Project Rialto: Enhancing Cross-Border Payments with Wholesale CBDCs

The Bank for International Settlements (BIS) has announced the launch of Project Rialto, a groundbreaking initiative aimed at revolutionizing cross-border payments through the integration of a modular foreign exchange (FX) component and wholesale central bank digital currencies (wCBDCs). This initiative, developed in collaboration with the BIS Innovation Hub Eurosystem and Singapore Centres along with several central banks, seeks to address the longstanding issues of cost, speed, and complexity associated with traditional FX services.

Improving cross-border payments has been a key international policy goal and a priority for the G20. Current FX services facilitated by correspondent banks are often expensive, slow, and complex, exposing participants to significant liquidity, credit, and settlement risks. Project Rialto aims to mitigate these challenges by exploring decentralized solutions, wCBDCs, and interlinked payment infrastructures.

Named after the iconic Rialto bridge in Venice, symbolizing the connection and marketplace aspects of the initiative, Project Rialto intends to create a new automatic FX settlement layer using wCBDCs as a secure settlement asset. This layer could be deployed for interlinked instant payment systems or digital asset systems, significantly enhancing the efficiency and security of cross-border transactions.

FX is a crucial component of cross-border payments, contributing significantly to overall costs. According to the Financial Stability Board, FX accounts for 60% of person-to-person (P2P) payment costs globally and as high as 97% of person-to-business (P2B) payments. The substantial risks associated with FX settlement are evident, with settlement risks in the UK, Hong Kong, and Singapore surpassing the total capital of banks in these regions.

By integrating a modular FX component with wCBDC settlement, Project Rialto aims to reduce these costs and risks, providing a more efficient and secure framework for cross-border payments. The project’s modular nature also means it could potentially be adapted for other initiatives, such as Project Agor√°, which involves the BIS and seven central banks in a cross-border payment collaboration.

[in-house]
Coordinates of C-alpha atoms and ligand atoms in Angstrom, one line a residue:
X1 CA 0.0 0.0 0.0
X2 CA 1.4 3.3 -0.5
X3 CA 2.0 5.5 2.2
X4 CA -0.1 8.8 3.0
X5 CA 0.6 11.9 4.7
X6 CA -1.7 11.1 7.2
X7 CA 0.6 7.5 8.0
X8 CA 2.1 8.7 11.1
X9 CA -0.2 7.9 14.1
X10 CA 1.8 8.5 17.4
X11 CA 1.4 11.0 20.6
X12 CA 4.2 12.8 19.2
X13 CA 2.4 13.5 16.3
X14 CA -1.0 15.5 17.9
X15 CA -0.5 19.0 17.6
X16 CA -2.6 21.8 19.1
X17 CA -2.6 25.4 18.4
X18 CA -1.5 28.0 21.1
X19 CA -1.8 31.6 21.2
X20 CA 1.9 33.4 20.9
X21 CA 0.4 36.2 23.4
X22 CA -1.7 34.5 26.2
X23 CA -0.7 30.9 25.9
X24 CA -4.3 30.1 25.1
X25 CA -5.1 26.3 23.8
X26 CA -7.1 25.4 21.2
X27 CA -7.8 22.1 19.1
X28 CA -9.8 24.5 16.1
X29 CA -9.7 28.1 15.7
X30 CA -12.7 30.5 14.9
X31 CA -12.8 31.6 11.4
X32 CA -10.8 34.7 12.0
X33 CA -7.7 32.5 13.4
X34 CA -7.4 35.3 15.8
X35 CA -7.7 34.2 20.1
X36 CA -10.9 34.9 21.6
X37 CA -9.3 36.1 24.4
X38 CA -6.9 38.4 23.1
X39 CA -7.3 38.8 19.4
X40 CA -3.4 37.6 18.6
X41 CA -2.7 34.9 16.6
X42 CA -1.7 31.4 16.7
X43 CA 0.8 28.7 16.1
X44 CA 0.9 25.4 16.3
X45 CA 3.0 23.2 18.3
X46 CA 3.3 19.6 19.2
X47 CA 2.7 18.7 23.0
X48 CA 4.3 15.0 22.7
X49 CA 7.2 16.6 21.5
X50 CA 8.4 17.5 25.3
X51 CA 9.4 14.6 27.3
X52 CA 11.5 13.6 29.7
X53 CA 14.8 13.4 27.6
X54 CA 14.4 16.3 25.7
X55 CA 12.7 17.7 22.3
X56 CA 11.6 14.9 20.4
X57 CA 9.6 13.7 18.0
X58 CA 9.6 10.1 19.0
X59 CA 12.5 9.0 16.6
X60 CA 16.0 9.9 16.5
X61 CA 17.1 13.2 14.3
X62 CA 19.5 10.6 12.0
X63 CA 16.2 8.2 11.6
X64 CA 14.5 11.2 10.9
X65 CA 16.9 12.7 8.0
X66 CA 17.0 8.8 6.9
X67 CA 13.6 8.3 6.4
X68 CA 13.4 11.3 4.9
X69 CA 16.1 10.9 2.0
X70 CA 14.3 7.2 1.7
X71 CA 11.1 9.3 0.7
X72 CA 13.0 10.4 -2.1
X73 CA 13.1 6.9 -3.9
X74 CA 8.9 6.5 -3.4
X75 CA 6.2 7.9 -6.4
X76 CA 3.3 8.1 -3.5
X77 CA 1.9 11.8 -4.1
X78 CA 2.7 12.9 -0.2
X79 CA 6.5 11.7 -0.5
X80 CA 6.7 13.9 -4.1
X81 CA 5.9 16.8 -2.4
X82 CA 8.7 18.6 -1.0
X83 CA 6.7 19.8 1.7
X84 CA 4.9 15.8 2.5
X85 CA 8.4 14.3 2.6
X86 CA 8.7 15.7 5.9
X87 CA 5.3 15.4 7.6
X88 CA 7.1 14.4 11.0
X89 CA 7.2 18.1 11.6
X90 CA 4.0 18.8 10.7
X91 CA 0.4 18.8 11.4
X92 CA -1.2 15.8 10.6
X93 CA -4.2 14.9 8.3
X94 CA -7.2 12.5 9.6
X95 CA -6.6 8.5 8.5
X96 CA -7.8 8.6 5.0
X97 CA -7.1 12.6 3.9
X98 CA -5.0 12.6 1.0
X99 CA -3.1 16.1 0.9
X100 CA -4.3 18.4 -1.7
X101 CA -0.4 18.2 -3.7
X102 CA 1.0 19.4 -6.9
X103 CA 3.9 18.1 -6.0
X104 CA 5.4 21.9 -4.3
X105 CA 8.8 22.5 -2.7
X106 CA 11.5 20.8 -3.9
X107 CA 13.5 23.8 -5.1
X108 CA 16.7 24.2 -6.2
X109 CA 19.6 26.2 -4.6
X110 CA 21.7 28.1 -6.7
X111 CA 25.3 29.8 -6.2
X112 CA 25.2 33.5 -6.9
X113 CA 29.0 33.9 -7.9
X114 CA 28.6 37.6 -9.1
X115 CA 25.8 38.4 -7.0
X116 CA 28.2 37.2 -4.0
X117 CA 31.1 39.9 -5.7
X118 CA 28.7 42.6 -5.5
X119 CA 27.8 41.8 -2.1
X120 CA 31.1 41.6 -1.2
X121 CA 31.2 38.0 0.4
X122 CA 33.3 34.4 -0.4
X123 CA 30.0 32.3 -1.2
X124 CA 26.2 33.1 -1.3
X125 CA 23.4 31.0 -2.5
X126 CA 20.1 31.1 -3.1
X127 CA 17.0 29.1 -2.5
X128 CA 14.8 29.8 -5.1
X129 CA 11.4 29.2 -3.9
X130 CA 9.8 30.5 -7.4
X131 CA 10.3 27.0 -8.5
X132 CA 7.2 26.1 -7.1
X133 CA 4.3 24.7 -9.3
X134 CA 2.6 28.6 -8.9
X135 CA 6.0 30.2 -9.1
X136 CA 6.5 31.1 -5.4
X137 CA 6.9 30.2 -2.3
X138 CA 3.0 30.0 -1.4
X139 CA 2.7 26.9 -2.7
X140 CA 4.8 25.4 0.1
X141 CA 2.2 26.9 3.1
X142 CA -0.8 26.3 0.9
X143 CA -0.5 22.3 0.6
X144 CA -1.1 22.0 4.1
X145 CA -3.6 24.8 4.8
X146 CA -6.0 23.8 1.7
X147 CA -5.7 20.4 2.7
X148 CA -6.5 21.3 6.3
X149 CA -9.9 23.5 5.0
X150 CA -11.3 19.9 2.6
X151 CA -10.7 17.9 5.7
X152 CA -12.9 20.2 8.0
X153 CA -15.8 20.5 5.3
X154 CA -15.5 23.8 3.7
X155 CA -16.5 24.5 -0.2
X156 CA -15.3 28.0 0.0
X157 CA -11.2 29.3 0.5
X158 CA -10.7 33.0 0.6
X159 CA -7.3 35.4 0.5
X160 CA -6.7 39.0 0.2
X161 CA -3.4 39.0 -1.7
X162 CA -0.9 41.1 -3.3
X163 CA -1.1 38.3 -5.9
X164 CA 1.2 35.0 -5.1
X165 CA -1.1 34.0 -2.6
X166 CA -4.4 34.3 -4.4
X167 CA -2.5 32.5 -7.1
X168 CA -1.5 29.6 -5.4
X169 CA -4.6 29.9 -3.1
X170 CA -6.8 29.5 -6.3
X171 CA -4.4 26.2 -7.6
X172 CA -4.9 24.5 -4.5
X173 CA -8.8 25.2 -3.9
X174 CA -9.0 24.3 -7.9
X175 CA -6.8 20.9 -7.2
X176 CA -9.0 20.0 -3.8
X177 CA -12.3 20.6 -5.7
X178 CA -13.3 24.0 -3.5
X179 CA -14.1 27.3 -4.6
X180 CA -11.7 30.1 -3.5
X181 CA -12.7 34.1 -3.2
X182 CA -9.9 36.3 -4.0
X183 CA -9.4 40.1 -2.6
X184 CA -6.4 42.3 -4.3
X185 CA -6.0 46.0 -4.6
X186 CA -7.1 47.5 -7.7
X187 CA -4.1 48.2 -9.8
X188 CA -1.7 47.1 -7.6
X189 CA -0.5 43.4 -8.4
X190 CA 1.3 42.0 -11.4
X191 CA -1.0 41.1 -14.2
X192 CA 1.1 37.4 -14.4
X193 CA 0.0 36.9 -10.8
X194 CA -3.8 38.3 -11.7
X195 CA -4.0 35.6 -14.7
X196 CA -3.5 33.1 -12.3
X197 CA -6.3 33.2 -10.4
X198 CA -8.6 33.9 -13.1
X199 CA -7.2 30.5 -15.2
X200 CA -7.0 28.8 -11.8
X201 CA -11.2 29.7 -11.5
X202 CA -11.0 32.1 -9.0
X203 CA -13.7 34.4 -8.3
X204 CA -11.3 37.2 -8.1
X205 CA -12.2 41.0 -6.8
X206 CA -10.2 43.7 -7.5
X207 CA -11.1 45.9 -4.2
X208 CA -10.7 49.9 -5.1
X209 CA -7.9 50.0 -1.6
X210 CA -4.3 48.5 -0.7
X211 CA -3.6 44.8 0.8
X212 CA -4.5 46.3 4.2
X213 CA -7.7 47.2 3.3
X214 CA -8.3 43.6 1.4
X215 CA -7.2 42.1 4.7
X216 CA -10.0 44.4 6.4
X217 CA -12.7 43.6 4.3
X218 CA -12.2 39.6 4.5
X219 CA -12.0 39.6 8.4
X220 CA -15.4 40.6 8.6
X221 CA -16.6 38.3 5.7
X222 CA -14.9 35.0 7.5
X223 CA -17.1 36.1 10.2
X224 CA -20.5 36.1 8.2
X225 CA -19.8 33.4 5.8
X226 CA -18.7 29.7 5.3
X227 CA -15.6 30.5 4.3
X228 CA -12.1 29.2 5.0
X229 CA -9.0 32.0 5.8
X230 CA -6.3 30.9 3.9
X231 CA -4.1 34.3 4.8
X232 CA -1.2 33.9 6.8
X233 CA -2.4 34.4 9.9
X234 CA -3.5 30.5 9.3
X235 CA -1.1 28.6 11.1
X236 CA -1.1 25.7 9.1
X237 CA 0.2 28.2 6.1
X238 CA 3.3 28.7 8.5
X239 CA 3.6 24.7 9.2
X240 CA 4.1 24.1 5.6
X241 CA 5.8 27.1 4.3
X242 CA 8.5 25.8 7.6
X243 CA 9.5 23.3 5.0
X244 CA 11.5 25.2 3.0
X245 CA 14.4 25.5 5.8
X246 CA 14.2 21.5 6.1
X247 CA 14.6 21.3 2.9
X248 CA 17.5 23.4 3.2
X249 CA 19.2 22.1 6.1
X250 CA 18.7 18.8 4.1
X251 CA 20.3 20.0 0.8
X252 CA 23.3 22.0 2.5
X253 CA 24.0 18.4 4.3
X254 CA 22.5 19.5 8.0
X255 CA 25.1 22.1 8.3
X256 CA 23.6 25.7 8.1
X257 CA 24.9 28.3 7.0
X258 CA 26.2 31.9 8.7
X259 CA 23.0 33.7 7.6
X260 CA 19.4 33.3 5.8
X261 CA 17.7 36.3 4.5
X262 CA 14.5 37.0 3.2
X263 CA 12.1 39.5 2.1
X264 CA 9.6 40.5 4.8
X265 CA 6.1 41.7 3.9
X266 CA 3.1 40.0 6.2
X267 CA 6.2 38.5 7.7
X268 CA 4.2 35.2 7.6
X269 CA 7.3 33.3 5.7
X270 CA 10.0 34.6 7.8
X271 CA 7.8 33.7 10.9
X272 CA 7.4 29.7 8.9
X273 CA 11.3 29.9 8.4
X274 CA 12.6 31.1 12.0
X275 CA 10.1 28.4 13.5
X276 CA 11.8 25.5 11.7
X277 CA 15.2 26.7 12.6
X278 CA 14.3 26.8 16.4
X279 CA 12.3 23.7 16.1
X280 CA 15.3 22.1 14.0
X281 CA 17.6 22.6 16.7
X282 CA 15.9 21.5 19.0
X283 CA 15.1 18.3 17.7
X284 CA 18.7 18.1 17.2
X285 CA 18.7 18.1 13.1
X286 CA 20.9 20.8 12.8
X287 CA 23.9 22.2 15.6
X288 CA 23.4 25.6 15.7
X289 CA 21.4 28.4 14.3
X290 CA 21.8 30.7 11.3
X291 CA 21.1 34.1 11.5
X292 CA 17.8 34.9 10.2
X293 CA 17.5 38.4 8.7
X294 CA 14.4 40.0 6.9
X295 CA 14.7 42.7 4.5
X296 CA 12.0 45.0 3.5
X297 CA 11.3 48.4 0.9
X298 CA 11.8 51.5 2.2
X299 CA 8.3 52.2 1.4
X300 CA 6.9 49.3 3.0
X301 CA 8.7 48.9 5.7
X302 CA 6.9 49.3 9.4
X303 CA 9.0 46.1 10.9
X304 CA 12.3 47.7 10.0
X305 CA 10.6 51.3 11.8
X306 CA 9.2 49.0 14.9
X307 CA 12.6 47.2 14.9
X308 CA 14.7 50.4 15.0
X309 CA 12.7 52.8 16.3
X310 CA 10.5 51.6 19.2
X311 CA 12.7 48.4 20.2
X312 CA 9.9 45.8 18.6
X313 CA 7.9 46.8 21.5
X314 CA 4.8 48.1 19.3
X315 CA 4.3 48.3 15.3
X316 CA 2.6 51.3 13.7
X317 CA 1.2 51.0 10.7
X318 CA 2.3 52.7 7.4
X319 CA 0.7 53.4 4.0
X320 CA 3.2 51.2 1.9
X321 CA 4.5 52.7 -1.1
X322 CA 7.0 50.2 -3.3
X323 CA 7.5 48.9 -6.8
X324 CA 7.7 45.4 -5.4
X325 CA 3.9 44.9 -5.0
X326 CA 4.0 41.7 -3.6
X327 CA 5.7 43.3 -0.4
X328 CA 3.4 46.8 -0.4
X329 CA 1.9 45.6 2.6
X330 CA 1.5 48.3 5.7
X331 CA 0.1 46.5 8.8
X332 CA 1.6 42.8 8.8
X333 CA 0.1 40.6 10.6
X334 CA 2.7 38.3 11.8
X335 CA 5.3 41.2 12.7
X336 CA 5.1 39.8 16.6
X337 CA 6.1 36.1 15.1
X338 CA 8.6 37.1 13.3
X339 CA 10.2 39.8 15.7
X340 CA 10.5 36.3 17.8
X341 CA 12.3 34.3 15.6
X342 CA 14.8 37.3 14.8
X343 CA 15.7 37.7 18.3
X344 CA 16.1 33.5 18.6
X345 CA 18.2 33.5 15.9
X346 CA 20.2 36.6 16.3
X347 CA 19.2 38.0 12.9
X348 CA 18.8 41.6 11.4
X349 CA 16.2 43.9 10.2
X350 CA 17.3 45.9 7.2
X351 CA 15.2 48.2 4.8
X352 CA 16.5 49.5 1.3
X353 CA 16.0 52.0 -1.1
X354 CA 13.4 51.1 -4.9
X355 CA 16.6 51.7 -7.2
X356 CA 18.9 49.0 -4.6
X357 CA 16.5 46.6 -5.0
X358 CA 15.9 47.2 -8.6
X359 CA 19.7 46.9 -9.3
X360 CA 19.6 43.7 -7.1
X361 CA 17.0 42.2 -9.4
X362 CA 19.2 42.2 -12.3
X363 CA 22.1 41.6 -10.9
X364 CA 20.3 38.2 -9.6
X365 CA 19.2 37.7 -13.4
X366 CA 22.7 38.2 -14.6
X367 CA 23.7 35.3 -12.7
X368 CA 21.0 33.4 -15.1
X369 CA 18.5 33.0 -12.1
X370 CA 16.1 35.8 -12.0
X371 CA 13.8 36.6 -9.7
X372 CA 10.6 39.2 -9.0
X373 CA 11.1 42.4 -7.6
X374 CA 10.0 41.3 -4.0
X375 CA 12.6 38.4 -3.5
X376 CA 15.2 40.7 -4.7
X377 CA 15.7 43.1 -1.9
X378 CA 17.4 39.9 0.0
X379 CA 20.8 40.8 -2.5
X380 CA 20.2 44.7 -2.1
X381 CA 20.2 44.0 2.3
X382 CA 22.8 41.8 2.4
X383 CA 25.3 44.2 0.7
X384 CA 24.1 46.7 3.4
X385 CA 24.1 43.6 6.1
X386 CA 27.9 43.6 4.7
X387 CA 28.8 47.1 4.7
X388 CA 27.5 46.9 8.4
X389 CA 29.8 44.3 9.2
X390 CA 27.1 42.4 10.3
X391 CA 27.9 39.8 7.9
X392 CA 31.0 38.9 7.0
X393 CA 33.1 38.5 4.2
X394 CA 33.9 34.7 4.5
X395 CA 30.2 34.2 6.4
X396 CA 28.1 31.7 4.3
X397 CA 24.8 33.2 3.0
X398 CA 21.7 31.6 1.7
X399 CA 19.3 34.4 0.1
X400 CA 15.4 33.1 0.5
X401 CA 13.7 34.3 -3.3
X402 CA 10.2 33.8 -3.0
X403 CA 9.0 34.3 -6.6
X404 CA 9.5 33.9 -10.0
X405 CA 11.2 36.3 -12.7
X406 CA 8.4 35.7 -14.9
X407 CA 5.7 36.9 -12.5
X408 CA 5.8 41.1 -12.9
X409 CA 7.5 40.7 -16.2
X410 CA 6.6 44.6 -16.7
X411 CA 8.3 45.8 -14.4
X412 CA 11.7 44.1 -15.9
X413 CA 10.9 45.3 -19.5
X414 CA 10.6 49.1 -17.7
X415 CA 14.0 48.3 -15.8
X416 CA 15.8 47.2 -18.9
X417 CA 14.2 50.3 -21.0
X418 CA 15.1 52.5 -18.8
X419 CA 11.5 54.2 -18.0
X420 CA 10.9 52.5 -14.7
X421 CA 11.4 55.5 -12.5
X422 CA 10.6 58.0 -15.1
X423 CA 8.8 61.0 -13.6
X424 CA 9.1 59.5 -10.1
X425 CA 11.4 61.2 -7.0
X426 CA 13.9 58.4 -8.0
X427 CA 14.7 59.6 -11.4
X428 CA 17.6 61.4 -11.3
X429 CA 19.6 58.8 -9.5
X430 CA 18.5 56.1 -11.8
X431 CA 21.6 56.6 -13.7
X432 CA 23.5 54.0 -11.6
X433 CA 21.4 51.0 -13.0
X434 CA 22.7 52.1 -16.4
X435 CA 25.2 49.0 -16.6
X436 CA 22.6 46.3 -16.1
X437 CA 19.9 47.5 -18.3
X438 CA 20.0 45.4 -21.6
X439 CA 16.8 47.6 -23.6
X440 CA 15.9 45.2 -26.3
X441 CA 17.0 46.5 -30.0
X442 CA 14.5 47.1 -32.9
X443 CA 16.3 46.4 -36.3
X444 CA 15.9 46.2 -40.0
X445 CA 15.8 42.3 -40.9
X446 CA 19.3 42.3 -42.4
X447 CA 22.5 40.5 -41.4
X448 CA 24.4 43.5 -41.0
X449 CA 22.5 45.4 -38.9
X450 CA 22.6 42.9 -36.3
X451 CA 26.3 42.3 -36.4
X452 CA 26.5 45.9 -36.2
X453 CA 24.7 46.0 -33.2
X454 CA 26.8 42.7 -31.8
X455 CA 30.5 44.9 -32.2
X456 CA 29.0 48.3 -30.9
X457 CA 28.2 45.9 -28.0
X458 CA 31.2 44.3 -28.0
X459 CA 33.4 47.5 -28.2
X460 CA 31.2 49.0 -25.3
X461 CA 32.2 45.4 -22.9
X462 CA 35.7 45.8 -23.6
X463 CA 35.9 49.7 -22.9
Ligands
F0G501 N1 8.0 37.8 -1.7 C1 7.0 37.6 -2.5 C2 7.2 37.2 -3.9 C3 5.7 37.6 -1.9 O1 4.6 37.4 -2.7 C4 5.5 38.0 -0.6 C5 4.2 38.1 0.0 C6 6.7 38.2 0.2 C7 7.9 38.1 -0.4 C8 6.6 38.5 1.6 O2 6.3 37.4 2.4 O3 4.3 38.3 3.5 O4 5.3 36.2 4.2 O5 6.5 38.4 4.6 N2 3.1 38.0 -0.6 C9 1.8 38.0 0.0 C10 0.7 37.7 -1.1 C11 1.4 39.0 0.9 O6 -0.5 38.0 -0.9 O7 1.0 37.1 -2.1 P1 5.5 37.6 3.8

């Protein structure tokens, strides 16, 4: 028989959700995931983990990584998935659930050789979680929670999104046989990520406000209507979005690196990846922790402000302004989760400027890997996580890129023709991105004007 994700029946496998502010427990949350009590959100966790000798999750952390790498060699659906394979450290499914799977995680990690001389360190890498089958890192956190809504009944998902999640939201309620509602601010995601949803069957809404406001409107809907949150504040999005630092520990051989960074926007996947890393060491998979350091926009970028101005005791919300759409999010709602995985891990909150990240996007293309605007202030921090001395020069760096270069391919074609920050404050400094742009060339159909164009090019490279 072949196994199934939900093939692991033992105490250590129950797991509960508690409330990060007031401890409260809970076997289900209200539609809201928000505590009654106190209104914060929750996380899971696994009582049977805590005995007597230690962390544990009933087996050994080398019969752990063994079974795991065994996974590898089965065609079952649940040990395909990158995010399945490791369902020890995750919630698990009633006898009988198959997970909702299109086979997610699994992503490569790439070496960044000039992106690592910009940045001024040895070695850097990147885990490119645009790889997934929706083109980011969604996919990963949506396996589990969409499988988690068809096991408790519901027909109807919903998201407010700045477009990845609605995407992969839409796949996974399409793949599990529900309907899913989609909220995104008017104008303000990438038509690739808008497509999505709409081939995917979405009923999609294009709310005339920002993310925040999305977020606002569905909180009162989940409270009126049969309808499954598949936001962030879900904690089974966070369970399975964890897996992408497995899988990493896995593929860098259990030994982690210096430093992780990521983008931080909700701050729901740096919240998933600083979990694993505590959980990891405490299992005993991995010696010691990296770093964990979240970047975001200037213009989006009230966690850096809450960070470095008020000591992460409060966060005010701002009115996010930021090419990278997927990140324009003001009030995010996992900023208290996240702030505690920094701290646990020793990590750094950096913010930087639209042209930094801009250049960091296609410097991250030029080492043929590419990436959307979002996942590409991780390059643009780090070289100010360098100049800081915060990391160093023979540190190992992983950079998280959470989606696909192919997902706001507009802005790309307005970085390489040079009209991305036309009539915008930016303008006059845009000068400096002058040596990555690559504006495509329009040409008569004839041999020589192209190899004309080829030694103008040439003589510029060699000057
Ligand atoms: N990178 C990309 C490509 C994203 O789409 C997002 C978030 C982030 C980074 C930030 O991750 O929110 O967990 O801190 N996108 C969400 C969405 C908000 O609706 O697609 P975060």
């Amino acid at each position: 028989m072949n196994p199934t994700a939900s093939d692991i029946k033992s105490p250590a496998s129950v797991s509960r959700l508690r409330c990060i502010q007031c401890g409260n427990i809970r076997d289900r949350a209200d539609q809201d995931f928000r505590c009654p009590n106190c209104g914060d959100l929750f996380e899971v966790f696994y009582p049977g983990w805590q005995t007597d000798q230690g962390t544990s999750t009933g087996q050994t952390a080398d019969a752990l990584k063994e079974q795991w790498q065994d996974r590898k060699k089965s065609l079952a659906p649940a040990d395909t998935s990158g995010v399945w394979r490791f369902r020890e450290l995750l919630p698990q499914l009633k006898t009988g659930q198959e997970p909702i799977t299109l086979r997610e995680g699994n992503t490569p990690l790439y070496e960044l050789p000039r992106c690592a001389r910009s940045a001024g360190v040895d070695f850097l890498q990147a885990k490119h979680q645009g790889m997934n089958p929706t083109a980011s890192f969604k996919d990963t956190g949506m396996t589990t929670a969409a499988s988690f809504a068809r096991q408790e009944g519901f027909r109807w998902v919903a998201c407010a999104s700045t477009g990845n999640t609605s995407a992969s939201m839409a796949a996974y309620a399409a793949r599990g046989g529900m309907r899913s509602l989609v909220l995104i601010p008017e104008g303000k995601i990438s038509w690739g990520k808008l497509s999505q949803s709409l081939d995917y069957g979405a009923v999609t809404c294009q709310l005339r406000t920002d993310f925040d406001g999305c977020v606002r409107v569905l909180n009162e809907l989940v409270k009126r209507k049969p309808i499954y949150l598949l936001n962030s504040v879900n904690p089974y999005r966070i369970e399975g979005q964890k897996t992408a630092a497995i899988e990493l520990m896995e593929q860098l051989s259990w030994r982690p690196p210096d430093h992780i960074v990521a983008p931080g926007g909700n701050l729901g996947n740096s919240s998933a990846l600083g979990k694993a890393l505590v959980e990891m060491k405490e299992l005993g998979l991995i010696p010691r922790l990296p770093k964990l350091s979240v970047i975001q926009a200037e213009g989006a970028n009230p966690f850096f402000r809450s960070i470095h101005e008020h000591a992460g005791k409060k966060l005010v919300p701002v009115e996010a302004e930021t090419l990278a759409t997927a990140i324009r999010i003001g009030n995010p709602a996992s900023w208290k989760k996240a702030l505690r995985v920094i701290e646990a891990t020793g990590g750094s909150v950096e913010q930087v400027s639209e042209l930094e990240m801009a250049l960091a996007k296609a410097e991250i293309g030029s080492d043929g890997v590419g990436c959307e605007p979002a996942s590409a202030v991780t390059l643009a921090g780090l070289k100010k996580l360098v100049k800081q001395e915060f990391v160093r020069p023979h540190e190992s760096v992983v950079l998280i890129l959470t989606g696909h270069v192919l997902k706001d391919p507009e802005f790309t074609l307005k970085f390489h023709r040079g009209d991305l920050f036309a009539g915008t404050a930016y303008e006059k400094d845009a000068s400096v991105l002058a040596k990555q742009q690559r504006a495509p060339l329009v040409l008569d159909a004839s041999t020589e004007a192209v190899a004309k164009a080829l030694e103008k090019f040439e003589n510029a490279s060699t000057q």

Project Rialto builds on previous BIS projects exploring decentralized solutions and wCBDCs. For instance, Project Mariana, which involved the central banks of Singapore, France, and Switzerland, investigated the use of decentralized finance (DeFi) automated market makers (AMM) for FX on public blockchains in conjunction with wCBDCs. Similarly, Singapore’s Project Guardian has conducted multiple FX trials using various blockchain technologies and decentralized exchanges.

Project Rialto aims to push the boundaries of current cross-border payment systems, leveraging the potential of wCBDCs to create a more integrated and efficient global payment infrastructure. The use of wCBDCs as a settlement asset not only enhances security but also enables instant and cost-effective transactions, addressing some of the major pain points of existing systems.

As the project progresses, it is expected to provide valuable insights into how decentralized solutions, wCBDCs, and interlinked payment infrastructures can work together to improve cross-border payments. This could lead to significant advancements in global financial systems, benefiting both businesses and consumers by reducing costs and increasing transaction speeds.